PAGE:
Family drama about an aging actress losing her eyesight and her alcoholic prodigal son, based on director’s mother and brother, who will play themselves. Shoots in November.
Berlinale Co-Production Market
The Hole in the Fence
Director: Joaquín del Paso
An ensemble film about adolescents and education,” says del Paso, who caught attention with his 2016 Berlin Forum debut, social allegory “Maquinaria Panamericana,” which went on to sweep Mexican film festivals.
Berlinale Co-Production Market
Director: Guillermo Amoeda
Chilean-Mexican co-production is a horror thriller about three sisters breaking into a senator’s home. Sales: FilmSharks Intl.
Director: Jack Zagha
TV series-feature about a novice journalist. From Avanti Pictures’ Yossy Zagha; penned by Paula Markovitch.
Berlin Co-Production Market
Director: Babak Jalali
A “sweeping family epic,” says its Mexican producer Julio Chavezmontes, about a Native American family’s reaction to its youngest son’s death in combat in Afghanistan.
Director: Alonso Ruizpalacios
Follow-up to the helmer’s Berlin first feature winner, “Gueros” is “an allegory for young people’s search for identity and meaning,” says the director. Sales: Distant Horizon
Noche de Fuego
Director: Tatiana Huezo
The fiction debut of acclaimed doc filmmaker Huezo (“The Tiniest Place,” “Tempestad”) is set in a cartel-ravaged Mexico. Winner of a Sundance Institute-Netflix Open Borders fellowship last month. Berlin Co-Production Market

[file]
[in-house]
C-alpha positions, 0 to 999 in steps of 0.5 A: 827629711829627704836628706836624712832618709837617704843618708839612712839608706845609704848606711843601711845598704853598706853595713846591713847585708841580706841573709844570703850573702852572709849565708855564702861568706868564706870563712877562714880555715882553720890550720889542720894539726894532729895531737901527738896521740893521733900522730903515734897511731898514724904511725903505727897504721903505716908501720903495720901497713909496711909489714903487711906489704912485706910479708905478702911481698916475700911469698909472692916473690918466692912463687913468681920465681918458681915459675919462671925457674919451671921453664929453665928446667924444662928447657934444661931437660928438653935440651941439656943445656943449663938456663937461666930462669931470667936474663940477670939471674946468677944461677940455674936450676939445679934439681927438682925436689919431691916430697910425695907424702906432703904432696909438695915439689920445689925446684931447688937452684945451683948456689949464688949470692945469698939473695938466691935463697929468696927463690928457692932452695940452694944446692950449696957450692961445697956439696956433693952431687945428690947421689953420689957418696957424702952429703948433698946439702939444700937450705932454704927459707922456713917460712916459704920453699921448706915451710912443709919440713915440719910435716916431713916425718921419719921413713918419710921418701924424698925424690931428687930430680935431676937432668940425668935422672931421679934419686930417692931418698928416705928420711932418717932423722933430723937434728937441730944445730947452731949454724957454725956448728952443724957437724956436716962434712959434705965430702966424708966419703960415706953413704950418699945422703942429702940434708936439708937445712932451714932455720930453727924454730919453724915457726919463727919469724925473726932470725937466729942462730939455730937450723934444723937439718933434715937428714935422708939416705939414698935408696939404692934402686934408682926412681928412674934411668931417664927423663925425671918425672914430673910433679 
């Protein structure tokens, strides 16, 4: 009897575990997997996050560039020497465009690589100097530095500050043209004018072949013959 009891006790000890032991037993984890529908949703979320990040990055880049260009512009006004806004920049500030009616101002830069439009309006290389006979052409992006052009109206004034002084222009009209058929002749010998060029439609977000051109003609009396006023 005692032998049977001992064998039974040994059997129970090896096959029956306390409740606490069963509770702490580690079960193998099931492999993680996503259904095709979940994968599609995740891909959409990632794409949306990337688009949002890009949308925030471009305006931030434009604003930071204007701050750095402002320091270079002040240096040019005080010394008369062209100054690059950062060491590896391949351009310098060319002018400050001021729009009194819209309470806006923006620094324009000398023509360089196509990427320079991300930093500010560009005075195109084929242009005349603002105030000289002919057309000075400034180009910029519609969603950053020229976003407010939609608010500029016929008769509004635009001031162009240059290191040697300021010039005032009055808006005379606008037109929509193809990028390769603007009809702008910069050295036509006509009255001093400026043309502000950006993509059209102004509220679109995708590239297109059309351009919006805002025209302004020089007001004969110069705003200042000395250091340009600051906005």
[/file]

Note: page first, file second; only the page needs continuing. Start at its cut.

Operation Golden Shell
Director: Antonio Cuadri
A comedic caper set at the San Sebastian festival. Initiated sales at the AFM, now negotiating Latin America and Europe. Sales: Filmax Intl.
The Reports on Sarah and Saleem
Director: Muayad Alayan
Palestinian-Netherlands-German-Mexican co-production set in Jerusalem about the socio-political impact of an extramarital affair.
Road to Mars
Director: Humberto Hinojosa
An upscale romantic road-movie dramedy with Luis Gerardo Méndez, impressive vfx and Baja California locations is a play by media giant Televisa to court wide audiences. Sales: Cinema Republic
Director: Yulene Olaizola
A 1920-set suspense thriller. Director Ruben Imaz and Pablo Zimbrón produce.
Berlin Co-Production Market
Director: Sebastian Hofmann
Pic charts a nightmarish hotel family holiday that frames a critique of “caring” big corporations. Sales:
The Weak Ones
Directors: Raul Rico
Gonzalez, Eduardo Giralt
Unveiled at the 2017 Los Cabos WIP forum, pic tracks a farmer across narco cartel-dominated Sinaloa as he seeks revenge. Produced and sold by Luz Verde’s Lucero Garzon.
Welcome to Acapulco
Director: Guillermo Ivan
English-language action-adventure dramedy about a video-game maker who ends up on the run in Acapulco. Stars Michael Madsen, William Baldwin, Ana Serradilla. Sales: Pantelion Films
— John Hopewell and
Anna Marie de la Fuente